Since the early nineteenth century aluminium has steadily risen in popularity and today, it is the second most popular material to be used in building, just after steel. This popularity of aluminium is down to its lightweight properties, durability, corrosion resistance and recyclability.


If you’ve ever struggled under the weight of a regular, wooden ladder you’ll understand the importance of easily transportable, lightweight and stable ladders to finish your tasks with ease and without straining your body in the process.


If you don’t already use lightweight and durable aluminium ladders or towers make the switch today to save yourself precious time, energy and money.


Whatever type of ladder or tower you use to carry out your task, whether it is a step ladder, extension ladder, a multi-purpose platform ladder or a scaffold tower, aluminium is the best option for a number of reasons.


Aluminium is resistant to rust and corrosion. Where timber ladders require a certain level of upkeep, and cannot be left outdoors as they are susceptible to rot and decay, aluminium ladders and towers can be stored outdoors all year round, rain or shine! 


Aluminium is a much lighter material than timber or glass fibre. Ladders made from timber and fibre glass also have a tendency to split or crack under heavy loads. Aluminium is a cheaper alternative to fibre glass or timber ladders, it will last much longer and, although it is metal, it will not rust.


Aluminium, when alloyed with other metals also becomes even stronger, your aluminium can be left outside without the worry of corrosion as it does not react with other metals it comes into contact with.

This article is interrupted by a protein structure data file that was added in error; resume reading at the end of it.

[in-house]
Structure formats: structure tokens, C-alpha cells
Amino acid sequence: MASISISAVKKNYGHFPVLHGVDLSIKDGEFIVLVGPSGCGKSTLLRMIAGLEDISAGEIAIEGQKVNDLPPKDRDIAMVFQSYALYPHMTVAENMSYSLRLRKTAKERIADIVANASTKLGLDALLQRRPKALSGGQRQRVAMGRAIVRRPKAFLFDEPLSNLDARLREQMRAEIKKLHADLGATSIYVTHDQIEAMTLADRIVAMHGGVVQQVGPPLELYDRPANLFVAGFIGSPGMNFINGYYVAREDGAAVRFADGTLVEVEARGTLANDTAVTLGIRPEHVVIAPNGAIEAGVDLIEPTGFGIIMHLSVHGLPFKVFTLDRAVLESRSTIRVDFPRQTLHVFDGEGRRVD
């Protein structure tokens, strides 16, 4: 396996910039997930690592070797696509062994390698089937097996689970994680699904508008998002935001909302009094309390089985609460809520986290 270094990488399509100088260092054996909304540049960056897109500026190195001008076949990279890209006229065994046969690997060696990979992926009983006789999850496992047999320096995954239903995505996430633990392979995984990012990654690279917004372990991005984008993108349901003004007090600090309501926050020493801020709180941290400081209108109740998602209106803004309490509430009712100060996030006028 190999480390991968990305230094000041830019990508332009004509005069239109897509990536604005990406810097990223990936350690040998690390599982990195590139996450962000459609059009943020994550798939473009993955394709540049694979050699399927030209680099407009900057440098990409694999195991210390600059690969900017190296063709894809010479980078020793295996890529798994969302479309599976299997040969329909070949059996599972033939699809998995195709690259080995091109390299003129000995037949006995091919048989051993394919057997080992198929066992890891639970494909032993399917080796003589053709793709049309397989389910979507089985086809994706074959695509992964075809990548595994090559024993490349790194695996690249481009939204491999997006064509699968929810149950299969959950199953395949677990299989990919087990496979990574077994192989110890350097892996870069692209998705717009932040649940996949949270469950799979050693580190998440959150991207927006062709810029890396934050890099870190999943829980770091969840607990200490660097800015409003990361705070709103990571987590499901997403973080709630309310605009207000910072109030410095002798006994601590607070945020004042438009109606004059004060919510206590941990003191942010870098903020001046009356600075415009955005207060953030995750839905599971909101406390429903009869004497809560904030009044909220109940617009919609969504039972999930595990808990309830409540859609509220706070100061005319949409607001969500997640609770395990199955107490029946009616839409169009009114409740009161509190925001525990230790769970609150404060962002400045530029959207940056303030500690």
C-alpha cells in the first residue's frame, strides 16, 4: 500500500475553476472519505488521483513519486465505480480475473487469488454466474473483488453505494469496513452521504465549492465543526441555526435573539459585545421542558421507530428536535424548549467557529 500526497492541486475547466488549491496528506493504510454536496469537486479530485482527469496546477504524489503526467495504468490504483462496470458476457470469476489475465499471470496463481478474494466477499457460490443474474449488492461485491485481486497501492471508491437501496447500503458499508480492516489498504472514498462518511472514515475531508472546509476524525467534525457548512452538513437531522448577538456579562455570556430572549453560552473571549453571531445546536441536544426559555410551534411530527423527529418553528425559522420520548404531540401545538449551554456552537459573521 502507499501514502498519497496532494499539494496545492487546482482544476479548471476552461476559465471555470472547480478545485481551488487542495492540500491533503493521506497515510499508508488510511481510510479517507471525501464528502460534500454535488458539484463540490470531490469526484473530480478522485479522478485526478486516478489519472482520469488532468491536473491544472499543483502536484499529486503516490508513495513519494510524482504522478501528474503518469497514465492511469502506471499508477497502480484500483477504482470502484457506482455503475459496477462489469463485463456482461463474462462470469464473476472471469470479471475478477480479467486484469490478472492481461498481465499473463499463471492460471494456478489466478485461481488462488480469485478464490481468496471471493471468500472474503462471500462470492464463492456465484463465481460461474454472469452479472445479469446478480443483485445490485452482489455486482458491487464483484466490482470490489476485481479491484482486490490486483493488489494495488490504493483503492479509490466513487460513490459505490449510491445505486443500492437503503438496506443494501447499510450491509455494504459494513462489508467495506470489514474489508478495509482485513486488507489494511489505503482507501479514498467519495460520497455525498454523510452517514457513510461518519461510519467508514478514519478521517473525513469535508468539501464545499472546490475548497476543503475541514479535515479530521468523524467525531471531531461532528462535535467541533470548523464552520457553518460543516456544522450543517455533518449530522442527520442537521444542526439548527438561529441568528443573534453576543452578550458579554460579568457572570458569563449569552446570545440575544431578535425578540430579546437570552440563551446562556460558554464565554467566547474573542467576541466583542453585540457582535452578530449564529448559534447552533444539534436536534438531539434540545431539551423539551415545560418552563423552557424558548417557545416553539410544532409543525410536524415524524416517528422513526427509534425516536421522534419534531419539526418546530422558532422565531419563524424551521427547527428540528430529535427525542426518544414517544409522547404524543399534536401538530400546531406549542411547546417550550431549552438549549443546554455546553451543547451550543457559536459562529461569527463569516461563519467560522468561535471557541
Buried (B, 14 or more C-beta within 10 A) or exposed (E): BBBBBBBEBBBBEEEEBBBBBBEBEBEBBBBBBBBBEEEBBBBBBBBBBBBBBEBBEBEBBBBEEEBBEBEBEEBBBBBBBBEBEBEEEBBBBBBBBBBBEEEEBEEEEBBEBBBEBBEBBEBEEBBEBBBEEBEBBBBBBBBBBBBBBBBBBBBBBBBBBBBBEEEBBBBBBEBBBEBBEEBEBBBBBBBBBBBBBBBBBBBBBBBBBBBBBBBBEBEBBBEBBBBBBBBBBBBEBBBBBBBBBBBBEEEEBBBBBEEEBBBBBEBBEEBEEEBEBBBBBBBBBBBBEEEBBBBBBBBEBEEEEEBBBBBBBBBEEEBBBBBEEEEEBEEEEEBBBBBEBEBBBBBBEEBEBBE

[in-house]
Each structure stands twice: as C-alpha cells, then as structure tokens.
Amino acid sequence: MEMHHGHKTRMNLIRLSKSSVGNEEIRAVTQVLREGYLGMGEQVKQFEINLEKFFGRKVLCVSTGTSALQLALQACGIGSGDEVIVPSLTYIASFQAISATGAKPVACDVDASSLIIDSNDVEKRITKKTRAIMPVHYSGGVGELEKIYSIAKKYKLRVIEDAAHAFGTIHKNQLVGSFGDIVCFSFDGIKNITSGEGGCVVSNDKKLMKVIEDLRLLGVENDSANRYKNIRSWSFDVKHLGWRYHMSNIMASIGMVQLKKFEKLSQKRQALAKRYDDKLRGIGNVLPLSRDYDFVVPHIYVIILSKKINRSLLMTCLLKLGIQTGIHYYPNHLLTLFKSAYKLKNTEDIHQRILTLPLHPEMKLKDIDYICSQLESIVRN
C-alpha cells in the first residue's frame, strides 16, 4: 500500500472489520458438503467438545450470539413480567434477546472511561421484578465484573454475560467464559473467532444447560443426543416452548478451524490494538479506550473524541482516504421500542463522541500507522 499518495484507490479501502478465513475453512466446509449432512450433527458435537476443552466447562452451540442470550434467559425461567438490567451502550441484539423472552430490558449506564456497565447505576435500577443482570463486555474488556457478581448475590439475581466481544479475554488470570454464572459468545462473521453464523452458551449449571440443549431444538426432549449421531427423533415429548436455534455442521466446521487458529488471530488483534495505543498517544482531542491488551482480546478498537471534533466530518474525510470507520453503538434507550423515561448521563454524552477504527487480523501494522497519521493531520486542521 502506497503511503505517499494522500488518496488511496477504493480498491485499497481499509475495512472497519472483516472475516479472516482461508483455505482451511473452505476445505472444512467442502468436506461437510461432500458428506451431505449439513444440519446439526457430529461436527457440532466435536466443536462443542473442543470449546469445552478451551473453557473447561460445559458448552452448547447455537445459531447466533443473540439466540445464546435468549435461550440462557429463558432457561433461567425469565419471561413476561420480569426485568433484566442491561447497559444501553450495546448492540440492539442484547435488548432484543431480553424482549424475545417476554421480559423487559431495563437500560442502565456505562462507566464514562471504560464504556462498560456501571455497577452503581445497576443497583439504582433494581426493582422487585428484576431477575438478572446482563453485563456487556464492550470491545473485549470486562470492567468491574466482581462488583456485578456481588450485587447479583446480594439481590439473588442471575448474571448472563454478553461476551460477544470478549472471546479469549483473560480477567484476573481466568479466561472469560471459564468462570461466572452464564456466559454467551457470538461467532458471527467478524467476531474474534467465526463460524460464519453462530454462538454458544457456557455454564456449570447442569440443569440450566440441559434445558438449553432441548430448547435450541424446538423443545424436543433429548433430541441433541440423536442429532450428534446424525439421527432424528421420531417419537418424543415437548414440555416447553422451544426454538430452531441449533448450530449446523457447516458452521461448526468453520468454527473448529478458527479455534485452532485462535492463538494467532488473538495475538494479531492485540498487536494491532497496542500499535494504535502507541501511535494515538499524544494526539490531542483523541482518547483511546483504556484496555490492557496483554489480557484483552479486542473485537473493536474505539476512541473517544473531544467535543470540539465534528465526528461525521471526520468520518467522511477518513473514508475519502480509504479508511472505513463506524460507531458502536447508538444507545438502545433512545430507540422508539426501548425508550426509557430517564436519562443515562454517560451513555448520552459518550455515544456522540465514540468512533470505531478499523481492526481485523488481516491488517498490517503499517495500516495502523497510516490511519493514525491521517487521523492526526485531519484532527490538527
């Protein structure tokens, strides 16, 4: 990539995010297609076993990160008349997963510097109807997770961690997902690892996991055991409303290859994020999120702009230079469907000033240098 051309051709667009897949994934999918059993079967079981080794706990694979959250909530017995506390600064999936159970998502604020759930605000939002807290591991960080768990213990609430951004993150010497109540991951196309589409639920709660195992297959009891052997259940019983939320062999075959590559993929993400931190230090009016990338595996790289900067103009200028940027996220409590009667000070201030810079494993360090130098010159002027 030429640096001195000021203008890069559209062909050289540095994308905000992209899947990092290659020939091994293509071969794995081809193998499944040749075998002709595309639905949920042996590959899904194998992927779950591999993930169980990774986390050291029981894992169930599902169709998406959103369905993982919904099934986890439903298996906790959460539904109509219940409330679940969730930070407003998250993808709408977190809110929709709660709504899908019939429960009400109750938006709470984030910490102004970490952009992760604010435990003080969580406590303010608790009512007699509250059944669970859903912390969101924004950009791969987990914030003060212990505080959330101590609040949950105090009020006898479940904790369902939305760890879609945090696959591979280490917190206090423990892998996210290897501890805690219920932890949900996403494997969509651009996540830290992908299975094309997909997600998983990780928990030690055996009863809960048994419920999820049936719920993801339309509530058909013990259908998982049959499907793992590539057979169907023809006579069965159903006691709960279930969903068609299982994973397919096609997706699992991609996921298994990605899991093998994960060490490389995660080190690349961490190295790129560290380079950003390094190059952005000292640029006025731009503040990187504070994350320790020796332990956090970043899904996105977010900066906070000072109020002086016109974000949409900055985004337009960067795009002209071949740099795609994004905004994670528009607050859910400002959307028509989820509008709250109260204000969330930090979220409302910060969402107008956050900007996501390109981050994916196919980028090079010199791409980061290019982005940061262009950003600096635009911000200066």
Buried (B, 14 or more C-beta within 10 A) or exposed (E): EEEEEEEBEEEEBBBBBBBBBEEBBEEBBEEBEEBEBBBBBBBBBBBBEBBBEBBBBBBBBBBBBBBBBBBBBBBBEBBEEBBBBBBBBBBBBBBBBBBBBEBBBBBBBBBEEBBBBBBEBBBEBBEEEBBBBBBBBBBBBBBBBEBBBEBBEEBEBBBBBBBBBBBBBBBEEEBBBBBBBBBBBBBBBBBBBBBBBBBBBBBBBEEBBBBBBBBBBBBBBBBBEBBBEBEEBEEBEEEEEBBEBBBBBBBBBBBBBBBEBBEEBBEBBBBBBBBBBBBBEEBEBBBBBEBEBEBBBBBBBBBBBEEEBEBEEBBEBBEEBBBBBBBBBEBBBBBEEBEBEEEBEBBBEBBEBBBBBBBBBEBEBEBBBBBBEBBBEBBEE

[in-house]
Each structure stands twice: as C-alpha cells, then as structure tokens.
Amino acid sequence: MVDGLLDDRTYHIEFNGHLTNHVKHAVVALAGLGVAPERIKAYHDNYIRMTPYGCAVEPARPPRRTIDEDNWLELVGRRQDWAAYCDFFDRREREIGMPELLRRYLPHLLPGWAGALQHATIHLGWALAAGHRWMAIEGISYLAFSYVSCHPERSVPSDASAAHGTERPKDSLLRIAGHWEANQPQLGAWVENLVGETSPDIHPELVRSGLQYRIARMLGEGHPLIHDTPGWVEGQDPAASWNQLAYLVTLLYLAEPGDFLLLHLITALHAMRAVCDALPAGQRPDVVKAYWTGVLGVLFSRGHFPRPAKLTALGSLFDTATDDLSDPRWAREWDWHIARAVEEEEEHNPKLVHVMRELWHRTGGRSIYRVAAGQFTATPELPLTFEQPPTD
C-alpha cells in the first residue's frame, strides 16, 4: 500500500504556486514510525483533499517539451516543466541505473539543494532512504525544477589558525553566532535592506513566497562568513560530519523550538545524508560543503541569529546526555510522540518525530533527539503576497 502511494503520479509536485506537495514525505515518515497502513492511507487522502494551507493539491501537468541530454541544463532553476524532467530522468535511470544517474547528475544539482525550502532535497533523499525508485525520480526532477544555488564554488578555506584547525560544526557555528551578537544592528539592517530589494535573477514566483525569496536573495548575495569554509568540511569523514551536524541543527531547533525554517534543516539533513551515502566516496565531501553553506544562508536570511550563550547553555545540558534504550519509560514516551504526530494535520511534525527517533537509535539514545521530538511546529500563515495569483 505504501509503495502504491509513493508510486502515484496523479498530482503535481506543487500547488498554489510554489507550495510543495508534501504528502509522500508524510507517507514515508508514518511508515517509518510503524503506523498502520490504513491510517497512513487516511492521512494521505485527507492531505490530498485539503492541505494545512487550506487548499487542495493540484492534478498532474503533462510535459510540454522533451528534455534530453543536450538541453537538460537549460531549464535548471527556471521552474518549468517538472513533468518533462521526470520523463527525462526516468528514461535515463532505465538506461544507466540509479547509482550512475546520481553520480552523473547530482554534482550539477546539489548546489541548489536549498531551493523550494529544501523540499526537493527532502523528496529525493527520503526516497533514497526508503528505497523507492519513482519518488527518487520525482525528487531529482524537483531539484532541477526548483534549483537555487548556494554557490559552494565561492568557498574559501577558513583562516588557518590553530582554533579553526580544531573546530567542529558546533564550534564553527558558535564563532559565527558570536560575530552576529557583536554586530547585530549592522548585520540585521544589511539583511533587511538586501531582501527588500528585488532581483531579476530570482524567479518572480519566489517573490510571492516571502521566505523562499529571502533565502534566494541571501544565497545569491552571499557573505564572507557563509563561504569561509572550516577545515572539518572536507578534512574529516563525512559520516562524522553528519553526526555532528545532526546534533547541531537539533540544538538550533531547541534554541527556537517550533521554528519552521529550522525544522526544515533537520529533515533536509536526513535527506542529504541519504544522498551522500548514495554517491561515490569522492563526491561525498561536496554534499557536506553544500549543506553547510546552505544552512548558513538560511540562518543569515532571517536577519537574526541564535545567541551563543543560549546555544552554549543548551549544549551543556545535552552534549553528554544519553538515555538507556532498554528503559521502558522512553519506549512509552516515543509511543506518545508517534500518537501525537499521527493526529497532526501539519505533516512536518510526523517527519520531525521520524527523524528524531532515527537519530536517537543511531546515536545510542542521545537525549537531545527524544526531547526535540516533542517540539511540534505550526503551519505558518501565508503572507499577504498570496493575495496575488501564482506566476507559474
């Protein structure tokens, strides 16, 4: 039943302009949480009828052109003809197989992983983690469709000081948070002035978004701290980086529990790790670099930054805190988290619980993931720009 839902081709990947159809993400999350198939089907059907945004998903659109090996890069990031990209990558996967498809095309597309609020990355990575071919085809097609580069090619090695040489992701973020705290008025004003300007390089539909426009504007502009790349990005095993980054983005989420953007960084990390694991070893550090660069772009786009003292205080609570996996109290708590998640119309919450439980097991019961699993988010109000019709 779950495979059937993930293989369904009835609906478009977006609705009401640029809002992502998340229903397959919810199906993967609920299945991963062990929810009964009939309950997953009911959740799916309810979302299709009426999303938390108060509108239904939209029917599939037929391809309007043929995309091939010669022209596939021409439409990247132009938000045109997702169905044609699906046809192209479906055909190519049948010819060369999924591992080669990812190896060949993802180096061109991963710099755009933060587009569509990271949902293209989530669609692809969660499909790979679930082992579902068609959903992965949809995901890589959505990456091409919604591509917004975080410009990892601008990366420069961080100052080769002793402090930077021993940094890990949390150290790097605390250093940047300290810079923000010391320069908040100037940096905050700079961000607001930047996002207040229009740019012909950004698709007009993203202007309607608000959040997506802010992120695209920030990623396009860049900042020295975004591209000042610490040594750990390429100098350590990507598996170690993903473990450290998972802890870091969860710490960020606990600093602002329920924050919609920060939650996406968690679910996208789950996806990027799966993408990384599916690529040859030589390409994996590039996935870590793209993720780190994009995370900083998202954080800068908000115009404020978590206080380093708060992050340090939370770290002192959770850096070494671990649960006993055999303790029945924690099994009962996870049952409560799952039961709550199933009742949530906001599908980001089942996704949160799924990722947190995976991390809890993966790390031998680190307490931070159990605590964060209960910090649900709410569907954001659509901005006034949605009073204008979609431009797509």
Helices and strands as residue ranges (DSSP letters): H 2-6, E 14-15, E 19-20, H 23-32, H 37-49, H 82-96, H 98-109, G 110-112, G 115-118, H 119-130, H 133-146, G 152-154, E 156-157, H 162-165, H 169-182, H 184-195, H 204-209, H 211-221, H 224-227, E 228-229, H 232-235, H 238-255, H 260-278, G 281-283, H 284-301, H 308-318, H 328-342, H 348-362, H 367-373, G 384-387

Aluminium is non-toxic, which is why you will often find it is commonly used for cooking utensils, pans, plates, not to mention in foil form, used to protect and store perishable foods.


Aluminium ladders  and scaffold towers are a durable, lightweight, recyclable and corrosion resistant choice. Contact UK Towers and Ladders to order your high-quality aluminium towers and ladders today.


Aluminium only emerged as a common material in the early nineteenth century. Prior to this, the lengthy process required to extract large quantities of aluminium from ores meant it was much harder to come by, and was even considered more valuable than gold!


Emperor Napoleon III was so intrigued by the metal that he commissioned French chemist Henri Sainte-Claire Deville to study and produce aluminium, in the hopes that he could produce lightweight weapons and armour for his army. A limited supply of helmets was produced but due to the cost of refining the metal, Napoleon’s dream of aluminium armour and weaponry failed.


Instead, it is rumoured that Napoleon settled for melting down the metal and pressing it into cutlery and plates. The use of aluminium dinnerware was reserved for the highest rank, while other guests made do with the lesser material, gold! 

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UK Towers and Ladders 

Offices G12-G16, CityLab,
4-6 Dalton Square, Lancaster, LA1 1PP

Call 01524 481153 or 07850 780062